Questions Answered by Trent A. Howell

Q: My employer condones and actively participates in foul language when addressing me as a female employee.

1 Answer | Asked in Employment Law and Sexual Harassment for New Mexico on
Answered on Mar 6, 2018
Trent A. Howell's answer
Depending on the circumstances, a "hostile environment" can amount to discrimination under the New Mexico Human Rights Act (“NMHRA”), NMSA § 28-1-1 et seq., and/or Title VII. In Ocana v. American Furniture Co., 135 N.M. 539, 91 P.3d 58, 66 (2004), the New Mexico Supreme Court explained:

sexual harassment is actionable under a hostile work environment theory when the offensive conduct becomes so severe and pervasive that it alters the conditions of employment in such a manner that...

Q: Can I withhold money from a terminated employees final paycheck?

1 Answer | Asked in Employment Law for New Mexico on
Answered on Mar 6, 2018
Trent A. Howell's answer
In general, NM Stat § 50-4-2 (2016) limits the extent and manner in which an employer can withhold earned pay from employee paychecks.

This is not legal advice to you, but a general idea of the law. Whether and how it applies to you would depend on the details of your employment.

Q: I think I am being retaliated against by my pharmacy manager because I went to upper management about her.what can I do

1 Answer | Asked in Employment Law, Civil Rights and Employment Discrimination for New Mexico on
Answered on Mar 6, 2018
Trent A. Howell's answer
A number of statutes prohibit public and privates employers from retaliating against employees for making certain types of internal complaints. Two statutes commonly involved with such claims are the New Mexico Human Rights Act (“NMHRA”), NMSA § 28-1-1 et seq. and the New Mexico Whistleblower Protection Act (“NMWPA”), NMSA § 10-16C-1 et seq.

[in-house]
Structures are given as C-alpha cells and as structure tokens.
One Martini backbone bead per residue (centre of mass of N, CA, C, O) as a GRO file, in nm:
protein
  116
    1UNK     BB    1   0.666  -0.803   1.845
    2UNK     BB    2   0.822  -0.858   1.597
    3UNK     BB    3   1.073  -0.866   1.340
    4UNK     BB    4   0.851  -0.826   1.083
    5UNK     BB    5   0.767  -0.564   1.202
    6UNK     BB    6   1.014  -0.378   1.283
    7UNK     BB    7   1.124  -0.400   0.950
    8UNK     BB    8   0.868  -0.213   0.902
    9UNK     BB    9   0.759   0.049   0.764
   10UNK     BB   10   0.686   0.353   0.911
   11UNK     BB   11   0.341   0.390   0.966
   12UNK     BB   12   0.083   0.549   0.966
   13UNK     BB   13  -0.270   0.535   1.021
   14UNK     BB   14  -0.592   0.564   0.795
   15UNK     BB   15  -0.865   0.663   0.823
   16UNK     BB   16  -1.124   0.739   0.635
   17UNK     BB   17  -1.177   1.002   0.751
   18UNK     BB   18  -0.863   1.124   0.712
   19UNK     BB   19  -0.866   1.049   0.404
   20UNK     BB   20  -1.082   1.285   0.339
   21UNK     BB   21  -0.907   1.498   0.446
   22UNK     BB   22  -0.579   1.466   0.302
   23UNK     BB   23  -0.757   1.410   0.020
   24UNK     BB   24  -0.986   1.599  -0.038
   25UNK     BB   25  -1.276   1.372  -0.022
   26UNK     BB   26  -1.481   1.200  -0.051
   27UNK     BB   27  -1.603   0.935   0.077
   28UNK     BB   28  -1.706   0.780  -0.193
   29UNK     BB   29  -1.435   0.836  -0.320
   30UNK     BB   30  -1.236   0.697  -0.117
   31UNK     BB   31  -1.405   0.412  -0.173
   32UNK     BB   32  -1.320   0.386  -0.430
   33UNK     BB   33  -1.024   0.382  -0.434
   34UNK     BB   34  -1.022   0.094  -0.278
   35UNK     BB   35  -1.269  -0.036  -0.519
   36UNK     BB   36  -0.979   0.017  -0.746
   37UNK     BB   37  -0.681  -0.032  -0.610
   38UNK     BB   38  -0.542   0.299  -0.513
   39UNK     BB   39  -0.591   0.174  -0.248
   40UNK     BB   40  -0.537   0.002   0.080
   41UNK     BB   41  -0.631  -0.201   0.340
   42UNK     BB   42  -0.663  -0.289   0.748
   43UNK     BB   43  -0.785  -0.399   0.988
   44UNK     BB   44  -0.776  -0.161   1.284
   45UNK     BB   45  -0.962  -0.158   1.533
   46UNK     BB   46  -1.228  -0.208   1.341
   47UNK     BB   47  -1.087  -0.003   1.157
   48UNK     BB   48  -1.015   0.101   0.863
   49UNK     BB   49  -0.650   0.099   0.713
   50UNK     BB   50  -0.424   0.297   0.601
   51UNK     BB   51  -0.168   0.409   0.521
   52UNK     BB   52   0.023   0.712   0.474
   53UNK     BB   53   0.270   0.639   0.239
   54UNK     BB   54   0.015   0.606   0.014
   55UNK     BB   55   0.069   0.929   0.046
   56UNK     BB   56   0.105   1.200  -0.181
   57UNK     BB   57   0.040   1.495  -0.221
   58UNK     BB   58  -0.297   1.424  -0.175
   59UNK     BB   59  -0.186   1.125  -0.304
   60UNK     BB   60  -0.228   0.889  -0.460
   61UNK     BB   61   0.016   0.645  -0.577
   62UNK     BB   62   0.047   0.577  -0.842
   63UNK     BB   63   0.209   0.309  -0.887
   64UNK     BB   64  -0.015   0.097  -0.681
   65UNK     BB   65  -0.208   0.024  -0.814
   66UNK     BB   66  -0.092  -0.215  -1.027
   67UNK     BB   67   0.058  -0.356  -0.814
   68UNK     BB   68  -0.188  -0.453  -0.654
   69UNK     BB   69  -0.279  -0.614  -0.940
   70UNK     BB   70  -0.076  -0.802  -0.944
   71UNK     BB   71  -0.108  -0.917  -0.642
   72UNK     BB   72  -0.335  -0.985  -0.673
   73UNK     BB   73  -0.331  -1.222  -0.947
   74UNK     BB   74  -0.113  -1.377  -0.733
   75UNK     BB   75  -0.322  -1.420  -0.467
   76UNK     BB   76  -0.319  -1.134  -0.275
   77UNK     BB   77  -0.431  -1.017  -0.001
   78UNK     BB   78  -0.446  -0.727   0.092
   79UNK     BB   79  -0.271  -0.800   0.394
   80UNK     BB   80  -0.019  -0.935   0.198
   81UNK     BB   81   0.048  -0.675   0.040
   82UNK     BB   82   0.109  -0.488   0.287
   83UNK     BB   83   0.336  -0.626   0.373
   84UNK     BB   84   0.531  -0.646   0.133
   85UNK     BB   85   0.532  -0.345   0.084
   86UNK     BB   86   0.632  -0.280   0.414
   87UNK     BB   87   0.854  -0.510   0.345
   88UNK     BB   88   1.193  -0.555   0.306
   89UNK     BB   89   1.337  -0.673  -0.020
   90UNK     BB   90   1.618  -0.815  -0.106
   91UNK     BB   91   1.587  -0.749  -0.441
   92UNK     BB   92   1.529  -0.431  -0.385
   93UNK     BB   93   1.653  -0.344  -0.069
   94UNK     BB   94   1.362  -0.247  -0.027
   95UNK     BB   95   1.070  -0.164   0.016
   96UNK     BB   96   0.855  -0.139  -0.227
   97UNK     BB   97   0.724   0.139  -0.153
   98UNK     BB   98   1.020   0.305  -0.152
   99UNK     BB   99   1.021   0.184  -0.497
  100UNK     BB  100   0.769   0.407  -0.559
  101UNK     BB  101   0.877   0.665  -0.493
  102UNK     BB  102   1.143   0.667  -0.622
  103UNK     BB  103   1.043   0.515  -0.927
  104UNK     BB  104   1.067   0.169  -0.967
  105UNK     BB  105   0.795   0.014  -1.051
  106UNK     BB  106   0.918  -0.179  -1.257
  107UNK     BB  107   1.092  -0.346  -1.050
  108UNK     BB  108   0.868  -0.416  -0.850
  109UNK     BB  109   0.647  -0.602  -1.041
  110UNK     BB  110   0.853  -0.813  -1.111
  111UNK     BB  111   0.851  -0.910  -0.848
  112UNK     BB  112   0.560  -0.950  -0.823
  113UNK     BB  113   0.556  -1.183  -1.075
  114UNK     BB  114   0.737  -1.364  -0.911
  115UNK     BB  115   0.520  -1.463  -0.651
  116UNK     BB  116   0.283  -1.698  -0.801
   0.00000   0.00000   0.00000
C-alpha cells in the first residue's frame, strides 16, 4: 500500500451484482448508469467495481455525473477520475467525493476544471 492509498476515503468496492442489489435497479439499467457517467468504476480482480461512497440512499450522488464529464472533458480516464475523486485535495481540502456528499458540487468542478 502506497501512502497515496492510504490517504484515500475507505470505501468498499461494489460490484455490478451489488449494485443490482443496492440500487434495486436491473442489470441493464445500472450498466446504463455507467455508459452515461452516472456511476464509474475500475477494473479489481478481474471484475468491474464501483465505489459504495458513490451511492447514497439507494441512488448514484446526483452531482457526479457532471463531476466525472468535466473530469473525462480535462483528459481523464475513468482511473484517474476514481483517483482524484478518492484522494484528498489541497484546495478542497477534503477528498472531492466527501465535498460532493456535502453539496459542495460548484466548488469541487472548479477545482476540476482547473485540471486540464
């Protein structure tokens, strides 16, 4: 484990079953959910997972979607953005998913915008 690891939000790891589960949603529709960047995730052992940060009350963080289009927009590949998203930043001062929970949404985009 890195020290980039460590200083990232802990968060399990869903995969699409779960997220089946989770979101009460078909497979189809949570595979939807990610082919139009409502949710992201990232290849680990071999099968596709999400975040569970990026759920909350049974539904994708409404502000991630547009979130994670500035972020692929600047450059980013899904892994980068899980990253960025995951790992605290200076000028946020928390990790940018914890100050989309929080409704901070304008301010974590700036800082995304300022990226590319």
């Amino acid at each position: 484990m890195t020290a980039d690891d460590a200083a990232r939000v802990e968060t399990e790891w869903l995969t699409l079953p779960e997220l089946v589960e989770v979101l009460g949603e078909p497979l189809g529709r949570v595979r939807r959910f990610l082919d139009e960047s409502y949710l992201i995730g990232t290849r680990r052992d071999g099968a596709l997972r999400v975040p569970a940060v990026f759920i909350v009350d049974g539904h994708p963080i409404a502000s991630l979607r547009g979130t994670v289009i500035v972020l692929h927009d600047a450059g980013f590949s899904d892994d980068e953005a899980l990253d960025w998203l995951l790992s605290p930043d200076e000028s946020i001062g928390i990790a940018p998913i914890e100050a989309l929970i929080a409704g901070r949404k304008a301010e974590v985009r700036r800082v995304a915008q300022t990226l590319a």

This is not legal advice to you, but a general idea of the law. Whether and how it applies to you would depend on the details of your...

Q: I applied at a restaurant a few weeks back. My partner works there too. The owner told my partner that he wasn't

1 Answer | Asked in Employment Law, Employment Discrimination and Civil Rights for New Mexico on
Answered on Mar 6, 2018
Trent A. Howell's answer
In certain situations, New Mexico Human Rights Act ("NMHRA"), NMSA § 28-1-1 et seq., requires an employer to consider an applicant for a position regardless of "spousal affiliation" or sexual orientation. In addition, if the employer retains some employees and terminates others based on their "couple" status, there may be a question of whether the employer is applying this standard in a discriminatory way.

This is not legal advice to you, but a general idea of the law. Whether and...

Q: My child is 16 and working at McDonalds... as his parent can I request to see his work schedule?

1 Answer | Asked in Employment Law, Family Law and Juvenile Law for New Mexico on
Answered on Oct 31, 2017
Trent A. Howell's answer
This is a great question. In general, child laborers 16 and over are not subject to special "work permit" (and associated approval and record) requirements in New Mexico. See, e.g., NM Stat § 50-6-2 (2007). However, because a 16 year old is still a "minor" under New Mexico law, (a) any employment agreement with the child is voidable as a matter of law, and (b) the parent of the child holds the power to sue on behalf of the child. So there are reasons an employer may honor a parent's...

Q: I'm just wondering if I have a case for wrongful termination against my former employer? thank you.

1 Answer | Asked in Employment Law for New Mexico on
Answered on Oct 31, 2017
Trent A. Howell's answer
In general, there is no law against an employer terminating employees for felony allegations, regardless whether they result in conviction. However, if the employer retains some employees and terminates others for have felony allegations, there may be a question of whether the employer is applying this standard in a discriminatory way.

This is not legal advice to you, but a general idea of the law. Whether and how it applies to you would depend on the details of your employment.

Q: I was sent a proposed removal from the VA. I need to know what my rights are if any? I have had no prior write ups.

1 Answer | Asked in Employment Law and Employment Discrimination for New Mexico on
Answered on Oct 31, 2017
Trent A. Howell's answer